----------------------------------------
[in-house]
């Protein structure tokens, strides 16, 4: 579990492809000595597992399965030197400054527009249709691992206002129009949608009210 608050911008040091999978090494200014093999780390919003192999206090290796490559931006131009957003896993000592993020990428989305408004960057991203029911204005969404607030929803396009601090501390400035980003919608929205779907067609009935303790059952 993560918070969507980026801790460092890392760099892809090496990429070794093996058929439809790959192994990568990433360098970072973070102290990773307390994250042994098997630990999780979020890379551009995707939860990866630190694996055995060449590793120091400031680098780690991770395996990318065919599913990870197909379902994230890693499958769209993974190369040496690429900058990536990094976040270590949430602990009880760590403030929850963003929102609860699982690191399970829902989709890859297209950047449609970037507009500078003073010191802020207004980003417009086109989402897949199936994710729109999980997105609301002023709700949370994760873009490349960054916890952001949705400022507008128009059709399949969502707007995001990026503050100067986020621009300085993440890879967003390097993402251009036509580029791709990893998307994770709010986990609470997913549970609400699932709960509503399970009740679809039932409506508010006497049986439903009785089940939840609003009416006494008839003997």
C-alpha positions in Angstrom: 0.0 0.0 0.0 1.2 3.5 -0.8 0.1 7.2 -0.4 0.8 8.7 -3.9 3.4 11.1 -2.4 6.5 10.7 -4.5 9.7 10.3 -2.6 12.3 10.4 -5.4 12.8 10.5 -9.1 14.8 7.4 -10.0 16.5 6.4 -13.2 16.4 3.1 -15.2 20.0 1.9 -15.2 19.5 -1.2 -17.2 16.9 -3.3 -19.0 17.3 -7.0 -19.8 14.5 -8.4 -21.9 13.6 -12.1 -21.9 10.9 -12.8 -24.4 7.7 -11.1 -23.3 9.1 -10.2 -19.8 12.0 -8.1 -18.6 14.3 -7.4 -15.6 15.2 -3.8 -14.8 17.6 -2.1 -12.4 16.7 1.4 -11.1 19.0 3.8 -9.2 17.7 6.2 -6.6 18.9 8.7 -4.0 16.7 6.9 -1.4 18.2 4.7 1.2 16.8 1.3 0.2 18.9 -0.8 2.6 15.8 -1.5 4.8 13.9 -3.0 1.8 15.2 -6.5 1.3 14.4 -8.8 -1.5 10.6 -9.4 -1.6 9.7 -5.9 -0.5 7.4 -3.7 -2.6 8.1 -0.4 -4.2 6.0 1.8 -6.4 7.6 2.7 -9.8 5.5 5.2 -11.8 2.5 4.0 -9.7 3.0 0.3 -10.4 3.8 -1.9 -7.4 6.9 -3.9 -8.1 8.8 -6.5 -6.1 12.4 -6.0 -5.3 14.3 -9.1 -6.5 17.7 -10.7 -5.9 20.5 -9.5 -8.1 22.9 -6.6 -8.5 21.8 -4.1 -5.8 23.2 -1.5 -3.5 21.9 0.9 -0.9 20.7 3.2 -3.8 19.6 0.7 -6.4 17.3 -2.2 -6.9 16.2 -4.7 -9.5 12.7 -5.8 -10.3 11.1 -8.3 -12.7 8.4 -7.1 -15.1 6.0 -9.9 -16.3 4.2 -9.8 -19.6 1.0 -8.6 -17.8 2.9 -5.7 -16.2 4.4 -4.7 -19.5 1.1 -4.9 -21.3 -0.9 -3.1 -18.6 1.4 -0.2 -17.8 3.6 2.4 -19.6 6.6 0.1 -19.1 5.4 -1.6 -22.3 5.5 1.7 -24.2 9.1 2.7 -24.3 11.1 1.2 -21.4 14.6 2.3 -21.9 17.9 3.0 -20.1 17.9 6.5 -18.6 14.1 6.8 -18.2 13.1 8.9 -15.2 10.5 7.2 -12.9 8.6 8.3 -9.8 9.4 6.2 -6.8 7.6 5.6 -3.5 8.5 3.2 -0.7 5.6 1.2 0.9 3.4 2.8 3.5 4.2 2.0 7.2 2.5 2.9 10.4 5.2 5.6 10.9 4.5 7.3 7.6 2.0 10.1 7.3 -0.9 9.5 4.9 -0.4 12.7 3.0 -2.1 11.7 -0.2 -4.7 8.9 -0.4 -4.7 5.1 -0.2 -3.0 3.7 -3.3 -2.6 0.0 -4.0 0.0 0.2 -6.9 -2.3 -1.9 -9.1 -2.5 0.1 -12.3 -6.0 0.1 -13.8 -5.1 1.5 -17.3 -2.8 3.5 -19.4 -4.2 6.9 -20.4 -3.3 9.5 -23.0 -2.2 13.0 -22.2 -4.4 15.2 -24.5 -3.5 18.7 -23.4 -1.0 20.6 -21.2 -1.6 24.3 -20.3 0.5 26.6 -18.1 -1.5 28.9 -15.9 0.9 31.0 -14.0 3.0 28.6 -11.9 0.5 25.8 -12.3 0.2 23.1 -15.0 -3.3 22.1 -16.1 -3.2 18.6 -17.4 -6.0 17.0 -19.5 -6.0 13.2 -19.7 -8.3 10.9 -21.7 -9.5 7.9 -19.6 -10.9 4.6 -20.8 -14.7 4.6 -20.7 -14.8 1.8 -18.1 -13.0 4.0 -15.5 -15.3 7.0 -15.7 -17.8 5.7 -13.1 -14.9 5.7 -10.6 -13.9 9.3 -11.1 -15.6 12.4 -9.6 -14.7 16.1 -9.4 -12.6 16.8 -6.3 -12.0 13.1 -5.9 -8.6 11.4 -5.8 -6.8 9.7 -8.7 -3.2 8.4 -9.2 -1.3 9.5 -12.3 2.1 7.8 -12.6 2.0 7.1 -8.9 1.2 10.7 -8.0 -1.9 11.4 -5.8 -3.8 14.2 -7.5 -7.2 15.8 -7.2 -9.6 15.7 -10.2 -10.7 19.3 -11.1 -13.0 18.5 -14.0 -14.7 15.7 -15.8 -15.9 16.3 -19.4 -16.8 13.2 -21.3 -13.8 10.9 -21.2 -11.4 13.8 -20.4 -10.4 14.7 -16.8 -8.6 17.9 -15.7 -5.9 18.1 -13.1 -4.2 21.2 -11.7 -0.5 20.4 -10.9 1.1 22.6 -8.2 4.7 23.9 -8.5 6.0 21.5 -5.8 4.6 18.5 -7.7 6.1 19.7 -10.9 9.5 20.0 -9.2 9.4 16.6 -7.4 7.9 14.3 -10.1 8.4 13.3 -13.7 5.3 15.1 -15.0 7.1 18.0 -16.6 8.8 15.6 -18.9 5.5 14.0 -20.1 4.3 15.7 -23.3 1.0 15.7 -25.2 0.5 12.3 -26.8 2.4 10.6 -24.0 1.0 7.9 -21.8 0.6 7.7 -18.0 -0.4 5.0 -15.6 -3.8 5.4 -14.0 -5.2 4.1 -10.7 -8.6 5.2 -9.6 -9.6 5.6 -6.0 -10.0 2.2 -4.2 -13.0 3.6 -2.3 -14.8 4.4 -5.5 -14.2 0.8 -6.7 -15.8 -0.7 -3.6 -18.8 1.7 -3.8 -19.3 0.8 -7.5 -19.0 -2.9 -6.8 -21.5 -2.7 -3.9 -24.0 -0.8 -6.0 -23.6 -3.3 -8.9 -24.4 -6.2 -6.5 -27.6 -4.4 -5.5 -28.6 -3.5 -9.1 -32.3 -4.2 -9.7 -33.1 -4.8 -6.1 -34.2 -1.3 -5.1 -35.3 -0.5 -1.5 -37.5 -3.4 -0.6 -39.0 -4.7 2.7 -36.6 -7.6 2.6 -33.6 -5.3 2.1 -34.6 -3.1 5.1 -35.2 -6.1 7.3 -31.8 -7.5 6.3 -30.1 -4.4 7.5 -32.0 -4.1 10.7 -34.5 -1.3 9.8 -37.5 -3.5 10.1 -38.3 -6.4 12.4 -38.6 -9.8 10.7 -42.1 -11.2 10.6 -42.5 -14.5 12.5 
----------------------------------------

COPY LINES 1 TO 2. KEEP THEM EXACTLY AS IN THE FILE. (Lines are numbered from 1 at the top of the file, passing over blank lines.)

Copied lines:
[in-house]
């Protein structure tokens, strides 16, 4: 579990492809000595597992399965030197400054527009249709691992206002129009949608009210 608050911008040091999978090494200014093999780390919003192999206090290796490559931006131009957003896993000592993020990428989305408004960057991203029911204005969404607030929803396009601090501390400035980003919608929205779907067609009935303790059952 993560918070969507980026801790460092890392760099892809090496990429070794093996058929439809790959192994990568990433360098970072973070102290990773307390994250042994098997630990999780979020890379551009995707939860990866630190694996055995060449590793120091400031680098780690991770395996990318065919599913990870197909379902994230890693499958769209993974190369040496690429900058990536990094976040270590949430602990009880760590403030929850963003929102609860699982690191399970829902989709890859297209950047449609970037507009500078003073010191802020207004980003417009086109989402897949199936994710729109999980997105609301002023709700949370994760873009490349960054916890952001949705400022507008128009059709399949969502707007995001990026503050100067986020621009300085993440890879967003390097993402251009036509580029791709990893998307994770709010986990609470997913549970609400699932709960509503399970009740679809039932409506508010006497049986439903009785089940939840609003009416006494008839003997």